Many Democrats seem to take solace in the idea that stubbornly high unemployment and the terrible economy are to blame for their midterm election losses. They are unwilling to acknowledge that there were some more fundamental factors at work, ones that may be too unpleasant for them to face.
Some veteran party strategists are warning that this denial, which is on display by key Democrats on both ends of Pennsylvania Avenue, might delay or preclude changes that the party has to make if they are going to recoup the losses they suffered in November. Those losses, of course, left them with their worst membership levels in the House and in state legislatures in half a century.
I’m not a big fan of using exit polls on election night to figure out what is happening. But they are quite useful afterward, when postelection autopsies are being performed to ascertain the cause of political fatalities.
One classic poll question asks: “Do you think that government should do more to solve problems, or is government trying to do too many things that would be better left to businesses and individuals?” The wording of the question varies from pollster to pollster.
In the 2008 national exit poll, 51 percent of voters who were surveyed said government should do more to solve problems while 43 percent said government was trying to do too much.
In 2010, only 38 percent thought government should do more, while 56 percent said government was trying to do too much, a 26-point swing in just two years.
Prior to 2008, the number of people saying government should do more steadily climbed from 43 percent in 2000 to 46 percent in 2004 to 51 percent in 2008, while those saying government was doing too much declined from 53 percent in 2000 to 49 percent in 2004 to 43 percent in 2008.
Sharp-eyed readers will note that the three previous times this question was asked was in presidential elections, as opposed to this year’s midterm. However, this trend change was also found in pre-election, non-exit polls that showed that during the last two years there had been a reversal, and increased skepticism about government among independent voters was especially profound.
My theory is that in September of 2008, when the financial crisis was beginning, the world was seeing some scary stuff. Lehman Brothers fell on September 15, 2008, the world’s credit markets seized up, the economy went into cardiac arrest, and the stock market dropped 500 points on one day and 800 points on another.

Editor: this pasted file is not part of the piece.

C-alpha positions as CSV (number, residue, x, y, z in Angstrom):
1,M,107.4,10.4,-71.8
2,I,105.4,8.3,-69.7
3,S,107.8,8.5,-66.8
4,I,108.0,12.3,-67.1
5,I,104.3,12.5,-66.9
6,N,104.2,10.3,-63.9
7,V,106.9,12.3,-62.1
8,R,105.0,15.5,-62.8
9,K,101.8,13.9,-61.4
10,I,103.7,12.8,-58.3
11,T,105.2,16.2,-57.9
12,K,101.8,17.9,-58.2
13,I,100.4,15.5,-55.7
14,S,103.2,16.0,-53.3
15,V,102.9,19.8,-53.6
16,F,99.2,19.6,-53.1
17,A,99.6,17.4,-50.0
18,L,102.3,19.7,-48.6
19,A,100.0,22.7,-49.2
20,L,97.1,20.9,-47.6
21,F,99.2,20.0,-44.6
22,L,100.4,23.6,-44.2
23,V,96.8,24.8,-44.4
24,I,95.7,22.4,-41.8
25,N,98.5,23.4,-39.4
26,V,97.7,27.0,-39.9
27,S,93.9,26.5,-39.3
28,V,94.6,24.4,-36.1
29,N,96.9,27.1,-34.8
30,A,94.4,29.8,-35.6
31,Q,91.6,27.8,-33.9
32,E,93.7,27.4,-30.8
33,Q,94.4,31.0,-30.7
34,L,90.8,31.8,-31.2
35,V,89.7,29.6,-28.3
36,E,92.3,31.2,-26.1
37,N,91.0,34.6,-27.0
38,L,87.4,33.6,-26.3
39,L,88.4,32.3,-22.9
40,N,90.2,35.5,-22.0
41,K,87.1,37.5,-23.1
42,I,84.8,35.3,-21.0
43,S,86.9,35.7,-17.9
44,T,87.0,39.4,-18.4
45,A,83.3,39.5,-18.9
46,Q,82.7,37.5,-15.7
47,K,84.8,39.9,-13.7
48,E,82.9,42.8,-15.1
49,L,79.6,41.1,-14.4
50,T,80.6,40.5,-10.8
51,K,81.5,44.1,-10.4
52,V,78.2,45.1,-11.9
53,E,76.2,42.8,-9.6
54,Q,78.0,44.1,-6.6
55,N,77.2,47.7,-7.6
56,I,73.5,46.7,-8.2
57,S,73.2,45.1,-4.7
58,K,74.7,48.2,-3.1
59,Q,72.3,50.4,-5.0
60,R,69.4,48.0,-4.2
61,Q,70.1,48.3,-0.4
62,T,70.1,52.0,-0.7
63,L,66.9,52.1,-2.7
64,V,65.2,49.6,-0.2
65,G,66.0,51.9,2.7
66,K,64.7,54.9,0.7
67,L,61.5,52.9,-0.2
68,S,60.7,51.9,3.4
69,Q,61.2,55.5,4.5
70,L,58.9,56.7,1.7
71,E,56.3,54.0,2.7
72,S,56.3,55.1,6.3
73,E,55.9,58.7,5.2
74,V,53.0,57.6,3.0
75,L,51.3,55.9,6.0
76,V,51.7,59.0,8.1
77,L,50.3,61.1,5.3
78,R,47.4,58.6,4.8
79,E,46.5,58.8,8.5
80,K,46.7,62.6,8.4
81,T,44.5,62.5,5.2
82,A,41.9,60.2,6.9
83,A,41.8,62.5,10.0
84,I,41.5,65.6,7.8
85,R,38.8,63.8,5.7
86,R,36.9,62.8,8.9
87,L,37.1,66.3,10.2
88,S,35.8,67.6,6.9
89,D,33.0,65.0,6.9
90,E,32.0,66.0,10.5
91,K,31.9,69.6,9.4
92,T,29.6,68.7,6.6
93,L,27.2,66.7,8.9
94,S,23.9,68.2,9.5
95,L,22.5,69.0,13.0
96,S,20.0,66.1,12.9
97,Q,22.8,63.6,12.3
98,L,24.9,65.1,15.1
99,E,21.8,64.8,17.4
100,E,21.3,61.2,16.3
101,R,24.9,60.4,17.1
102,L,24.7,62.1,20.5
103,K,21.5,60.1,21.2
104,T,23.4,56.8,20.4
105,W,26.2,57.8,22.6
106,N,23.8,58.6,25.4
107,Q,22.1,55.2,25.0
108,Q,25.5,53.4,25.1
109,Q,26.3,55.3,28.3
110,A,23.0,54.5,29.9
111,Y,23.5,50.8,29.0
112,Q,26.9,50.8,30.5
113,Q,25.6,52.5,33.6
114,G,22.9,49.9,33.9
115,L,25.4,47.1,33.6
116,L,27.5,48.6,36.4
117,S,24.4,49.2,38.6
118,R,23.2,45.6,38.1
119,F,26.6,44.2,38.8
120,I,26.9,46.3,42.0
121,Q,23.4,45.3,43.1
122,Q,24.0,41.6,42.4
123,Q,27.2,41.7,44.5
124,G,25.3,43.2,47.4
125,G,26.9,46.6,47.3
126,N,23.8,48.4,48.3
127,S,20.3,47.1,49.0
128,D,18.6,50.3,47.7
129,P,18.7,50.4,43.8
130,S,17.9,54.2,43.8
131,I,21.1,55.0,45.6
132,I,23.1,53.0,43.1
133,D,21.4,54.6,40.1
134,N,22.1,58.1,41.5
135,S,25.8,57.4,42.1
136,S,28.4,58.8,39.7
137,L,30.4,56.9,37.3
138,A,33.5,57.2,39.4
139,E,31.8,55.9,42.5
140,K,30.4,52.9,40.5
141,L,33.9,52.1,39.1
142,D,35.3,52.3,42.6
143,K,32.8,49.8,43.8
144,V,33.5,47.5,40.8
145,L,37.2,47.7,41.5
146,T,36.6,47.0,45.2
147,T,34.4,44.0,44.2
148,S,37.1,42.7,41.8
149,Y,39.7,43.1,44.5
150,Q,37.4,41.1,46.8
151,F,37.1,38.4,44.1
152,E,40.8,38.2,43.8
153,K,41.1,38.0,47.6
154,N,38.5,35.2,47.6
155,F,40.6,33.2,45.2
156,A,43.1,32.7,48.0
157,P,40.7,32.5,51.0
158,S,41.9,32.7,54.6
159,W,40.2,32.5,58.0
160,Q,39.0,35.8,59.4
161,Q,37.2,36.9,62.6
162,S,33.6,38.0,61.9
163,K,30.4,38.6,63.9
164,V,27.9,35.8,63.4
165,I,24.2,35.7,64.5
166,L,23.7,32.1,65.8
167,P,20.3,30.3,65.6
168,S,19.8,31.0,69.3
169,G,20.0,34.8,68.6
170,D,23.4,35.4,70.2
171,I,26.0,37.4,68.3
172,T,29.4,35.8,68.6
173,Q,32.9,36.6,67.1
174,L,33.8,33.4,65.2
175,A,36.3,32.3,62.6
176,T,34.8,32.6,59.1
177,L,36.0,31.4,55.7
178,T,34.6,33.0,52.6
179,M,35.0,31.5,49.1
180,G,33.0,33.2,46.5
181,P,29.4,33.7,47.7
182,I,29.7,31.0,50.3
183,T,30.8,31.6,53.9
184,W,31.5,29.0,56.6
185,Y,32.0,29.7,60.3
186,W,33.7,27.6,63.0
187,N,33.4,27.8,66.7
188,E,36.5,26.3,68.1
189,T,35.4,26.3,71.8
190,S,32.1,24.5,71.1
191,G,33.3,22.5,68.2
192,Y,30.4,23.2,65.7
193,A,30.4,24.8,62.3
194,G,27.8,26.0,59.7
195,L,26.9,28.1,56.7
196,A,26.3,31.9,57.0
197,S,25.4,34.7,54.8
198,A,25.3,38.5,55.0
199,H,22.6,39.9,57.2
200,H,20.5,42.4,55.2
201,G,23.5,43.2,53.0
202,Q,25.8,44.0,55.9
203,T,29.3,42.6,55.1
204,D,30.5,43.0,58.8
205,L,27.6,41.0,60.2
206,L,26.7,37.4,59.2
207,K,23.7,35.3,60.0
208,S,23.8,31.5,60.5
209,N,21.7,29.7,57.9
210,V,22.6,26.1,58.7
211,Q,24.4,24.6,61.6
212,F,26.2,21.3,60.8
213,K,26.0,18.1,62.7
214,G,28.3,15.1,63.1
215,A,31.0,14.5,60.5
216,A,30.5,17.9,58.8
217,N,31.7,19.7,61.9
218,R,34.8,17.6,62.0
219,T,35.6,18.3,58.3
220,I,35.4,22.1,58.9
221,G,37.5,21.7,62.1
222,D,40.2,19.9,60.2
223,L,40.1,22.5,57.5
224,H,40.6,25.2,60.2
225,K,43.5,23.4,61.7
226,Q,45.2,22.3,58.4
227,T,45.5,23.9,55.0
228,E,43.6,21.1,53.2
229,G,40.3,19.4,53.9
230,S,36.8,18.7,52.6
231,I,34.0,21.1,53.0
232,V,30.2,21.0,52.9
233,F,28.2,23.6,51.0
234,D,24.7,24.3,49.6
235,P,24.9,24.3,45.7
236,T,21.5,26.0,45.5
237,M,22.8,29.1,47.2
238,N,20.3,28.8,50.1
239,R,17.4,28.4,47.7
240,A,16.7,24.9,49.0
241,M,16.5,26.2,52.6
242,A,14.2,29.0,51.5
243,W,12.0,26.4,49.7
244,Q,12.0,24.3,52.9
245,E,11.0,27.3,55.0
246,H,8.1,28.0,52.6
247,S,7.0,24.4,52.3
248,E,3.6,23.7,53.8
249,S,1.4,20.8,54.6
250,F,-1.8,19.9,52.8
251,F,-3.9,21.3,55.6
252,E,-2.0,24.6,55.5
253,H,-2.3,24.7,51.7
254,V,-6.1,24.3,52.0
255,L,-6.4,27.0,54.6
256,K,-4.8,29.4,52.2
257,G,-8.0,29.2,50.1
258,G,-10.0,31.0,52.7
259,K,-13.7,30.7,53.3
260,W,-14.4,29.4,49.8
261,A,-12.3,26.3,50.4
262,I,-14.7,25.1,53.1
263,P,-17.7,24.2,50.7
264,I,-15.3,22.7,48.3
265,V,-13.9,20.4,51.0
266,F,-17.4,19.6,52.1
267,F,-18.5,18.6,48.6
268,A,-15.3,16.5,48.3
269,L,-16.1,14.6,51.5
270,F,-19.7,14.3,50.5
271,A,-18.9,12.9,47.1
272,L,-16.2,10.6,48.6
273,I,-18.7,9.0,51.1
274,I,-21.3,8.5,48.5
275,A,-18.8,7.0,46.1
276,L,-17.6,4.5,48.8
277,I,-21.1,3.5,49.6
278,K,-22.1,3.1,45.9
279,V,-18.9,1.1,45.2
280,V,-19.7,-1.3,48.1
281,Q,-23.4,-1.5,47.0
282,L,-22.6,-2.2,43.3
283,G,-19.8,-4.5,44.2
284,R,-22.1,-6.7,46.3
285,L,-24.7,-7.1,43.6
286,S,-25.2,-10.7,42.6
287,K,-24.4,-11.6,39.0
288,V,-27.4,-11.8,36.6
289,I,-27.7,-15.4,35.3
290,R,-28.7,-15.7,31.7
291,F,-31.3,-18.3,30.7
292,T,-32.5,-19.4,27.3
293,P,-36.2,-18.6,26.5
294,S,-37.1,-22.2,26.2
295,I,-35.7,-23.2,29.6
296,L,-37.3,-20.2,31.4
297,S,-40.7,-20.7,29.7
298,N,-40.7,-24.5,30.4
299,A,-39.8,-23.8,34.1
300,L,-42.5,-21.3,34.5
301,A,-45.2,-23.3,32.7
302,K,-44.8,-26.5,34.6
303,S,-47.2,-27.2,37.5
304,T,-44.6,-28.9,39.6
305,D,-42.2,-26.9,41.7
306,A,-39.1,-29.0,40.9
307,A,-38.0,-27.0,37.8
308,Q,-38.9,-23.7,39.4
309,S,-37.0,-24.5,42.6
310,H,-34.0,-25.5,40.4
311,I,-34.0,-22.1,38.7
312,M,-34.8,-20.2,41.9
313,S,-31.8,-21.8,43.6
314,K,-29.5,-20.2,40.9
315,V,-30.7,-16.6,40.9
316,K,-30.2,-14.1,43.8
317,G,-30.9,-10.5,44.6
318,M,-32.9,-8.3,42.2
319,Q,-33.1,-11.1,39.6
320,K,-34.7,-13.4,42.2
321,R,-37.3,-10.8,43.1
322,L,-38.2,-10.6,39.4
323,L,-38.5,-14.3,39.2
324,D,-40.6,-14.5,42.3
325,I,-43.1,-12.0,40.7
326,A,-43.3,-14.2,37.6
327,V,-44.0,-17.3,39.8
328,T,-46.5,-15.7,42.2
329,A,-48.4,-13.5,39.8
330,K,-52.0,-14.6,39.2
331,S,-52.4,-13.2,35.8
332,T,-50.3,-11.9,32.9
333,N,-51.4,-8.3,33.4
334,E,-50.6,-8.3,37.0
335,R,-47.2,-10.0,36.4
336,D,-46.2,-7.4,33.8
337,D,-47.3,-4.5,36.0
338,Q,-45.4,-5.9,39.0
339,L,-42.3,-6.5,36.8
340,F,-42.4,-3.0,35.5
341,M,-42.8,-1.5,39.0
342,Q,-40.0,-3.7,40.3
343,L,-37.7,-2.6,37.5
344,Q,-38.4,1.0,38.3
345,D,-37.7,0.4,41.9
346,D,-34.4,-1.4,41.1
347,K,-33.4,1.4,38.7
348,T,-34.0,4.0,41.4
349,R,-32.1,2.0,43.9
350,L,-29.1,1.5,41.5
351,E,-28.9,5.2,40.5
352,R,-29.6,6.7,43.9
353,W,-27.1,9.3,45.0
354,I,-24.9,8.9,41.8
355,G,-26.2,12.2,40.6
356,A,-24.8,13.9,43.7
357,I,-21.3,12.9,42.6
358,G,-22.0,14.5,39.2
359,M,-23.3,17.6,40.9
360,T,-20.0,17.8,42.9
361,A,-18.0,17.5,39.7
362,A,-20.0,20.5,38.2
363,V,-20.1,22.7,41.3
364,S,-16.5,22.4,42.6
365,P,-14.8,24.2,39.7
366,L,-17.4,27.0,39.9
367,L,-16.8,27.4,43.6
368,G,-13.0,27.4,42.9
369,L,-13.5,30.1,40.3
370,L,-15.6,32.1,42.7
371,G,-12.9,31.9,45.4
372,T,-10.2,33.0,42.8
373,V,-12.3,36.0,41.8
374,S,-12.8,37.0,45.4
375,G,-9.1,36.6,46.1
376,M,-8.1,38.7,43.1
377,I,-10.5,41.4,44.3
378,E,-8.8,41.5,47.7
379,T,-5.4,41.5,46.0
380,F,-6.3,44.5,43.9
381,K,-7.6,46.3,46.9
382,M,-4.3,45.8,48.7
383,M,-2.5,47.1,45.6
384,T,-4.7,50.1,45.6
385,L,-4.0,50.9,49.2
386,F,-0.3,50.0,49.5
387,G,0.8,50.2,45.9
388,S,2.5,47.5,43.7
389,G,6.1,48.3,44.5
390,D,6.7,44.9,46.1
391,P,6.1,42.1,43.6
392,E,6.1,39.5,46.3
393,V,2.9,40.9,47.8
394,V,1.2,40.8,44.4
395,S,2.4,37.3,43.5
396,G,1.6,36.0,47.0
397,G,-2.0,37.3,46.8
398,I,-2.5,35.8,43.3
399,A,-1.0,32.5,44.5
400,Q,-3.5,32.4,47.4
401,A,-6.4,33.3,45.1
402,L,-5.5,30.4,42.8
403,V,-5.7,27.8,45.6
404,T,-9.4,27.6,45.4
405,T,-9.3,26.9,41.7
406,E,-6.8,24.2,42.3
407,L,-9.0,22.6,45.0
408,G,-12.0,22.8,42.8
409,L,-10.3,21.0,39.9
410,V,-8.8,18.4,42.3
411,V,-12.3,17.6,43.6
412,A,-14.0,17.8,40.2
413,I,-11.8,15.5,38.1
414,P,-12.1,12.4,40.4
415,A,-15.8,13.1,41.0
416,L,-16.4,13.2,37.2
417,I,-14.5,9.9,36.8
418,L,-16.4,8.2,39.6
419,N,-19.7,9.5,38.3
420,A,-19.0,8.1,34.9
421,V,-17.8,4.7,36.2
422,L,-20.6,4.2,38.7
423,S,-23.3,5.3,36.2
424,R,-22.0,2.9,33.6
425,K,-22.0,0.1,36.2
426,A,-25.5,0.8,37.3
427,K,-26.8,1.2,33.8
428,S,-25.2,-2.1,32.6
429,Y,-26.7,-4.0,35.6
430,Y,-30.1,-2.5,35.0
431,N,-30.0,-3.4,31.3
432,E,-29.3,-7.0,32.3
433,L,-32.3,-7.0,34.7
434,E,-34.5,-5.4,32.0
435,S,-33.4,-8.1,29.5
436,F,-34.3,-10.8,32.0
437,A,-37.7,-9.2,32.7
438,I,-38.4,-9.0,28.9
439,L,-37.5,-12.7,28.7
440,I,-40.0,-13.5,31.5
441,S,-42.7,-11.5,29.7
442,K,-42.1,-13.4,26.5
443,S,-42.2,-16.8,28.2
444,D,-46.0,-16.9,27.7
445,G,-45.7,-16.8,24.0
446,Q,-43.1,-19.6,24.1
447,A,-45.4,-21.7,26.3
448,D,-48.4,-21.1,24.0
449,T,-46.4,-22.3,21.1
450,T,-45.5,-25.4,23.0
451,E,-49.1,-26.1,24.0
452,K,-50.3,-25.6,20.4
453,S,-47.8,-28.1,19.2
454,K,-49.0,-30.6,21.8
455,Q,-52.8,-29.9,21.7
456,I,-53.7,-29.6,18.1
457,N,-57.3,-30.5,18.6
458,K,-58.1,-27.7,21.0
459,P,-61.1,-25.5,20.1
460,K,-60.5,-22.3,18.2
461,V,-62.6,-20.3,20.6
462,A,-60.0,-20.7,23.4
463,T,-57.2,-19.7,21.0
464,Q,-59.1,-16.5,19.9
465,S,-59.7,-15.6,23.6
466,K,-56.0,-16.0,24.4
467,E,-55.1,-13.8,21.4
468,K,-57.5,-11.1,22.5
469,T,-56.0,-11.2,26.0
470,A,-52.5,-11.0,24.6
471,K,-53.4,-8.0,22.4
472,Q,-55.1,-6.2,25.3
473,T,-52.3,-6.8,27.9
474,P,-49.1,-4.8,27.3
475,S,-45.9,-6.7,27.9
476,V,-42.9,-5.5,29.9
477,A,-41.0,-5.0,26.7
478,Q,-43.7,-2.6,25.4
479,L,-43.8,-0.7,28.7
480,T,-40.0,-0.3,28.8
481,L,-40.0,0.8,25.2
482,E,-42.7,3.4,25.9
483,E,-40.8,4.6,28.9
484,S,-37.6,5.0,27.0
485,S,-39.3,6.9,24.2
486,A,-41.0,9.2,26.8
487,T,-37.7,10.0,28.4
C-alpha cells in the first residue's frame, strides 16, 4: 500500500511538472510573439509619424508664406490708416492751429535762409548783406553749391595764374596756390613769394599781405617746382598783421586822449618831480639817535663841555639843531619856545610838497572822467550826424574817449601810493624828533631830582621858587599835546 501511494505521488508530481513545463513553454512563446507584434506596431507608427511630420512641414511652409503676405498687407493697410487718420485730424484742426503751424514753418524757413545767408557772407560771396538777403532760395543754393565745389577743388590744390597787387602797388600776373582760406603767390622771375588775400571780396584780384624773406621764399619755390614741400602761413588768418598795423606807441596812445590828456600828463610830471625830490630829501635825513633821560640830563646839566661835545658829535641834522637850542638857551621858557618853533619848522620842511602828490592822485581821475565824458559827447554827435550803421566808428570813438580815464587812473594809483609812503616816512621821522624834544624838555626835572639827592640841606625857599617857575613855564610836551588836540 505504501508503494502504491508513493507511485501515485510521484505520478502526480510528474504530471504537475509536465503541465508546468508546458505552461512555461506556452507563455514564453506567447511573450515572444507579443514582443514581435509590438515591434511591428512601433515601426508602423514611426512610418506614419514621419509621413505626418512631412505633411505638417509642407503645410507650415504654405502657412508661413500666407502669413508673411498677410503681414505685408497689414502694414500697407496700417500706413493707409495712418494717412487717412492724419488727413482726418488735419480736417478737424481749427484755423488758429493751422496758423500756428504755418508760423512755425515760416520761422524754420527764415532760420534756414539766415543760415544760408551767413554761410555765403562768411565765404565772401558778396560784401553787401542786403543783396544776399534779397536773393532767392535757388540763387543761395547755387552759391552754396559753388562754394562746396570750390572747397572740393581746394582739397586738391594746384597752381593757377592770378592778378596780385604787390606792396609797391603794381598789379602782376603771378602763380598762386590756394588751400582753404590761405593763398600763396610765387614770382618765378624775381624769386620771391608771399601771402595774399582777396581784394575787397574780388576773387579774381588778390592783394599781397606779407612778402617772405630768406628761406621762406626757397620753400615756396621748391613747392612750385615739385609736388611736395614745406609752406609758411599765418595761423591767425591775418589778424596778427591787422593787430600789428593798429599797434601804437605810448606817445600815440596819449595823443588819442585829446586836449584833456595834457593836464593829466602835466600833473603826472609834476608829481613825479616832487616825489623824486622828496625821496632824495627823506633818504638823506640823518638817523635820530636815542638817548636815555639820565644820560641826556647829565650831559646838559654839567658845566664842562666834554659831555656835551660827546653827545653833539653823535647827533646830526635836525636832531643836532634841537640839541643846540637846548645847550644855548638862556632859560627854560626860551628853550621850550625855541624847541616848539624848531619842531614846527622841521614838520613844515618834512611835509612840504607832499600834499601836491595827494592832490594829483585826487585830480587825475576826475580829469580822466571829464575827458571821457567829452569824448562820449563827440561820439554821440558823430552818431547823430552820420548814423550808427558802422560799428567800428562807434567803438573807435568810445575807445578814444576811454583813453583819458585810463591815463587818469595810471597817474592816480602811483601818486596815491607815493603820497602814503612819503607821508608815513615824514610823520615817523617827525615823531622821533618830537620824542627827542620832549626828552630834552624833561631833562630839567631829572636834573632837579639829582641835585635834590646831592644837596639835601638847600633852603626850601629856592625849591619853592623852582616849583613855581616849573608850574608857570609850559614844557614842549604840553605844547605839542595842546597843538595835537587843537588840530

This had just as much of an impact on the public’s views of economic security as 9/11 had on the public’s views of national security. Consumers have been spending less, saving more, paying down debt, and investing more cautiously. In every respect, they have behaved more conservatively in their personal finances than anytime in recent memory.
As long as there has been government, there have been those who hated it and become angry by any type of government expansion. But the government’s failure to regulate the subprime mortgage industry and prevent the financial meltdown has led to an eroding public confidence in government. These doubts about the efficacy of government have combined to create a political climate that liberals and many Democrats find extremely hostile.
It was as if there was a turn in the road and the American people made that turn while Democrats continued straight and plowed into the woods last month.
One of the mistakes that Democrats seem to have repeatedly made is to poll specific issue questions, get their desired results, but then have their interpretation of the data lack context.
I think I could start a bonfire if I had kept all the poll memos from Democratic pollsters over the last two years. First arguing that climate change would be a winning issue, and then health care reform, they now think they can score points by drawing a line and extending the 2001 and 2003 tax cuts for everyone except the top income brackets. What seems to escape many of them is that they haven’t won a message fight in two years on anything.
The public certainly hasn’t forgiven Republicans for their mistakes over the last decade. But the loss of confidence in Democrats has been more immediate and more relevant than Republican miscues when they had both the White House and majorities in Congress. There were plenty of things that voters held against the GOP, including scandals, the decision to invade Iraq, the case of Terri Schiavo, and the doubling of the national debt. None of these were forgiven but they were all less relevant.
Americans see Democrats as having failed in their stewardship of the economy. A recession grew worse, unemployment soared, and Democrats seem to have checked the box and moved on to issues nearer and dearer to their hearts.
For some reason, climate change legislation and health care seemed to be more important than sticking to a focus on the economy through 2009 and into 2010. It might be a while before voters forgive the president and the remaining Democrats in Congress for that.
One of the more interesting things that seems to be happening behind the scenes among Republican leaders in both the House and Senate is their focus on the mistakes made by the Republican majorities after their takeover in 1994.
The freshmen and some of the younger Republicans certainly have their hubris, but the leaders seem to know that they scored an unearned run in this election and that they have been given an opportunity that they probably didn’t deserve. Nonetheless, they are determined not to blow it.
This article appears in the Dec. 7, 2010, edition of National Journal Daily.